Explosion catastrophe, economic crisis, corona pandemic: Lebanon is in a deep crisis. Germany is ready to provide extensive assistance - but only under certain conditions.
Beirut / Berlin (dpa) - More than a week after the devastating explosion in the port of Beirut, Federal Foreign Minister Heiko Maas is visiting the site of the disaster today.
During the one-day stay in the Lebanese capital, the SPD politician wants to talk about economic aid for the country on the Mediterranean Sea and at the same time promote reforms, which are also demanded by many Lebanese.
"The country now needs a powerful departure and it needs far-reaching economic reforms," said Maas before his departure from Berlin. "This is the only way that Lebanon will win its youth over for a good future, that is the only way to build the necessary trust." At least 165 people were killed and more than 6,000 injured in the severe explosion on Tuesday last week. Thousands of Lebanese took part in a funeral march on Tuesday evening.
Maas wants to speak to President Michel Aoun, representatives of various social groups and aid organizations in the capital, Beirut. Germany had pledged 20 million euros at the weekend to deal with the consequences of the disaster. "We want to bring our aid directly to the people of Beirut with the United Nations and through experienced aid organizations," Maas promised.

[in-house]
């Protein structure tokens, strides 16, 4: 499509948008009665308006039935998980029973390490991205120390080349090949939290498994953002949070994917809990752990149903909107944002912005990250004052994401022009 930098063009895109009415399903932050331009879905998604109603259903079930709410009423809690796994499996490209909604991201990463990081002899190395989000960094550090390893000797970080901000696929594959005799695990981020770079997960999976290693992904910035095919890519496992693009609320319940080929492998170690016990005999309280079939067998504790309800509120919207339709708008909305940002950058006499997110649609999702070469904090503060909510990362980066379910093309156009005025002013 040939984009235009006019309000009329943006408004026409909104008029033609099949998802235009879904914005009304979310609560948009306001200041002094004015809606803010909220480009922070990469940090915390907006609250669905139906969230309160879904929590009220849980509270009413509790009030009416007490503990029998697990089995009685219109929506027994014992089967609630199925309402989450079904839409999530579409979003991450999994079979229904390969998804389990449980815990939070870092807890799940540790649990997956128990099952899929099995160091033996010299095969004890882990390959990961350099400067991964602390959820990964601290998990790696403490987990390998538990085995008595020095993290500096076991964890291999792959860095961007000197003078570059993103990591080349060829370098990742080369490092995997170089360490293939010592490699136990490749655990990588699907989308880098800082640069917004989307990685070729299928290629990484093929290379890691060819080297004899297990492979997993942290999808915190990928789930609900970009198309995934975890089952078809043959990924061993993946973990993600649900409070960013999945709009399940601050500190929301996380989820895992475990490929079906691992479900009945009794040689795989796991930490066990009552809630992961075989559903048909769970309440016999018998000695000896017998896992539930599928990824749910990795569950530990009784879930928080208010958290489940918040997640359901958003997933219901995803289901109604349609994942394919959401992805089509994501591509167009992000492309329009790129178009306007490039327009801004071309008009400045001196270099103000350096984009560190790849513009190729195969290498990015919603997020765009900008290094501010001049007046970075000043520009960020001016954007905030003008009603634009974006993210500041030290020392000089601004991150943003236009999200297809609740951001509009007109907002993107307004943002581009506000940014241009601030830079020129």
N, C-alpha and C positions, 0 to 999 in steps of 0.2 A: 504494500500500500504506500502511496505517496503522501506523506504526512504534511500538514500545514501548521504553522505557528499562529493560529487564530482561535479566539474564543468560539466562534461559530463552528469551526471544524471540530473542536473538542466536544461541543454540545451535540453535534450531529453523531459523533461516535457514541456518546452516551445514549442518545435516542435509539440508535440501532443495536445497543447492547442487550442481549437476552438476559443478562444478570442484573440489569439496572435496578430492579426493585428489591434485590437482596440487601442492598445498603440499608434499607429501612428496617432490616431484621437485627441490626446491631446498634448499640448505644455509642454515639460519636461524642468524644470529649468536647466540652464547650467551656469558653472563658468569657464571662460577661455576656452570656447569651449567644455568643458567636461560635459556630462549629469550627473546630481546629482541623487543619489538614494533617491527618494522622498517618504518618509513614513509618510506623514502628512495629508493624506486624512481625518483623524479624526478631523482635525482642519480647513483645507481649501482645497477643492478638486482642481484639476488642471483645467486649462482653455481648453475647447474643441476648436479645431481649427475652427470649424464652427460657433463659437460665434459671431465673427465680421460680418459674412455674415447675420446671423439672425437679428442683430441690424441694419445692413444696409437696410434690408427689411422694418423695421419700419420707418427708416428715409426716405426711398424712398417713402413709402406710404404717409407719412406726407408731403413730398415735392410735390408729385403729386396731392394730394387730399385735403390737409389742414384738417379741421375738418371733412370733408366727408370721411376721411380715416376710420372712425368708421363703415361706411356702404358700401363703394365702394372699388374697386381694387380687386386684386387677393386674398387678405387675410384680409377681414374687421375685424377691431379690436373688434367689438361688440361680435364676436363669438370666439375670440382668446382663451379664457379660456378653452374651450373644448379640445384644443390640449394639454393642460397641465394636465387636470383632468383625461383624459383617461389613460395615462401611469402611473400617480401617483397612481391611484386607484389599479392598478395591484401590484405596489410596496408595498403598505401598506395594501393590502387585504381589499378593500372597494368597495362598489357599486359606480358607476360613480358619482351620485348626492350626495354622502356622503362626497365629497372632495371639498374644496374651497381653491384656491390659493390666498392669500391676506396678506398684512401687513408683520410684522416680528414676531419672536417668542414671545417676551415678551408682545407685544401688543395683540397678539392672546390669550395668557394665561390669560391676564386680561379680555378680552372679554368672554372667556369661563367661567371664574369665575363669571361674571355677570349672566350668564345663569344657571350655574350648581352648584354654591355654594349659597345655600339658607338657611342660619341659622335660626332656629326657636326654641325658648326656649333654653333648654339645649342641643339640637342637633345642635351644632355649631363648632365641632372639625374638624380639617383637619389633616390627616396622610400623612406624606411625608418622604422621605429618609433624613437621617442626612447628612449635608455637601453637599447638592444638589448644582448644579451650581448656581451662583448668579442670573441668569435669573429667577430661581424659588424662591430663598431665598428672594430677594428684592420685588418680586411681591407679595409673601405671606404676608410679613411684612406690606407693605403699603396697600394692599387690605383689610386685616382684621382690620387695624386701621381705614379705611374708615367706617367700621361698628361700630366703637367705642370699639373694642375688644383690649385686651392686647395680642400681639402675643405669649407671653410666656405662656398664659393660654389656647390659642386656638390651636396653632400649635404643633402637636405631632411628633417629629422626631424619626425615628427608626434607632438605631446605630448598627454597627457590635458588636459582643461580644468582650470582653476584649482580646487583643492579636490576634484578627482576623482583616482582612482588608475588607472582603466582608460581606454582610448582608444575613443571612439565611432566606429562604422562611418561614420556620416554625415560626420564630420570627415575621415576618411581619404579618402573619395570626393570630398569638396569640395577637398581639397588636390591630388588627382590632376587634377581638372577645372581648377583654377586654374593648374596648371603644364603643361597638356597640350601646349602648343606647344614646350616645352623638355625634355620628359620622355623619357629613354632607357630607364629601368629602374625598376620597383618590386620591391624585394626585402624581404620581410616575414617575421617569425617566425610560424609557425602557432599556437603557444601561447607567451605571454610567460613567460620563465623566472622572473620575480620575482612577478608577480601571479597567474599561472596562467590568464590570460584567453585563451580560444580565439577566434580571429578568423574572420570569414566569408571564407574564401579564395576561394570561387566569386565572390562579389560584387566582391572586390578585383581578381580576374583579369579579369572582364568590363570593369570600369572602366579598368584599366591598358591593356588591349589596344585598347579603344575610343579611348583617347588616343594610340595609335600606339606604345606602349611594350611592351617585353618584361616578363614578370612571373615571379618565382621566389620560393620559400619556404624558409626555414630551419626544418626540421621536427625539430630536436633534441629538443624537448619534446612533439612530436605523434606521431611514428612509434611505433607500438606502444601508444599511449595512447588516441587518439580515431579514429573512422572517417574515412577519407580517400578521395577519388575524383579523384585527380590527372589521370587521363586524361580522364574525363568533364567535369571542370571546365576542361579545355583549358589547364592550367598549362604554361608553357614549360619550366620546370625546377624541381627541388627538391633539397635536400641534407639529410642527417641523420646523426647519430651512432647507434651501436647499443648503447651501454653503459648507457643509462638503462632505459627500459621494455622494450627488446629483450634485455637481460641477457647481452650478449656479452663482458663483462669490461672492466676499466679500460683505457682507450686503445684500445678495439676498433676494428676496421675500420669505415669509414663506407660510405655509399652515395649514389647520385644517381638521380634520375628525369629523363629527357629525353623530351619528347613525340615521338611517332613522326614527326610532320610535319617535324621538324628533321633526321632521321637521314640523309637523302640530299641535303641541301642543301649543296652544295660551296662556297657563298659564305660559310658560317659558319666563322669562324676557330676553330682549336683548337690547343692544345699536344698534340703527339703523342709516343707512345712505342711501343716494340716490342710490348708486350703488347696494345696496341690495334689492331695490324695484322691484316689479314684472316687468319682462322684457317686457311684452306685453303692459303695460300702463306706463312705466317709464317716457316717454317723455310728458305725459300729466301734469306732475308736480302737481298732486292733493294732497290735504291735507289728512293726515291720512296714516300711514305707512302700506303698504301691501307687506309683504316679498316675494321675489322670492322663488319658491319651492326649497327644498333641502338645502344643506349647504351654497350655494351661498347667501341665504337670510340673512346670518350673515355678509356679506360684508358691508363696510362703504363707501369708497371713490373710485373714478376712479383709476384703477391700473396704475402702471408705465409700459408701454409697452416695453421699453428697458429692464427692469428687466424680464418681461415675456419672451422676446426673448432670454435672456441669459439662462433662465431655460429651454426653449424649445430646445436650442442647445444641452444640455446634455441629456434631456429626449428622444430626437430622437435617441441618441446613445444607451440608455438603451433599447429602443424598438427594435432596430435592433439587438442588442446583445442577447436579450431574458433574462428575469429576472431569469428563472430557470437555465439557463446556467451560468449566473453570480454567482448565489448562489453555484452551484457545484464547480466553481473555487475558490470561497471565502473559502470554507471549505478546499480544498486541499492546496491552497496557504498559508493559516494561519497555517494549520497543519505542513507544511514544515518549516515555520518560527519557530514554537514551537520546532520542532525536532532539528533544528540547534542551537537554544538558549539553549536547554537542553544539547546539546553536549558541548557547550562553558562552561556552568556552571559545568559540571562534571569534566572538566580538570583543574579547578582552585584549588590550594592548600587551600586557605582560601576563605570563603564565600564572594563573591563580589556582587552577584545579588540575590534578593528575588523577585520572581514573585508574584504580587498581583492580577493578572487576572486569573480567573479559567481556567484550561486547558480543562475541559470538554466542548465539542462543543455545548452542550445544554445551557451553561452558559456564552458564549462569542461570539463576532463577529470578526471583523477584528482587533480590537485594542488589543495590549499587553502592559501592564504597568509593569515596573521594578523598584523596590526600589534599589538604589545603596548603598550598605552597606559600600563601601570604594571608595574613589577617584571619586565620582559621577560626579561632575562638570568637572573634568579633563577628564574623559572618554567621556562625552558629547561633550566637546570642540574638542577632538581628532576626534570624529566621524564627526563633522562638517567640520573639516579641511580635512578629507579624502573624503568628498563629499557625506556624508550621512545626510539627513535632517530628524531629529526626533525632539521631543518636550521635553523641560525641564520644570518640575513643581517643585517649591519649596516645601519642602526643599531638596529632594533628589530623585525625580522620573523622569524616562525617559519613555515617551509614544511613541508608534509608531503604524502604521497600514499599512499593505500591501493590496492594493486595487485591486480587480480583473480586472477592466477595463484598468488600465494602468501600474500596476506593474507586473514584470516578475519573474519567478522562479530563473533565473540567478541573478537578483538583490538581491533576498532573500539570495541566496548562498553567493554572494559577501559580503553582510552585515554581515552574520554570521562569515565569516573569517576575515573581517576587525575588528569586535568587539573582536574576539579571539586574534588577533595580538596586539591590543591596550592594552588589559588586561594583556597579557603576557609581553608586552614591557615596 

The detonation is said to have been triggered by large quantities of the highly explosive chemical ammonium nitrate, which were stored in the port without any safety precautions. Large parts of the port and surrounding residential areas were destroyed. The German embassy was also badly damaged. A German diplomat died. Other embassy staff were injured. Maas also wants to speak to embassy staff who have lost their homes.
Maas visits the country amid a serious political and economic crisis. In response to the explosion and violent protests against the government, Prime Minister Hassan Diab announced the resignation of the cabinet on Monday. President Aoun now has to negotiate with the main political blocs about a successor. Due to strong conflicting interests, it has often taken a long time to fill top positions in Lebanon. Due to the severe economic crisis, the corona pandemic and the consequences of the detonation, however, there is great pressure to find an agreement quickly.
On Tuesday evening, thousands marched in silence towards the port, eyewitnesses reported. Some wore white roses, others had tears in their eyes. The names of the victims were read out at a memorial service. "I am speechless. We have lost our beautiful Beirut," said a woman named Randa, who was made homeless by the disaster. “We will rise from the rubble,” shouted others. Many Lebanese blame the political leadership and widespread corruption for the explosion and economic crisis.
© dpa-infocom, dpa: 200812-99-133881 / 2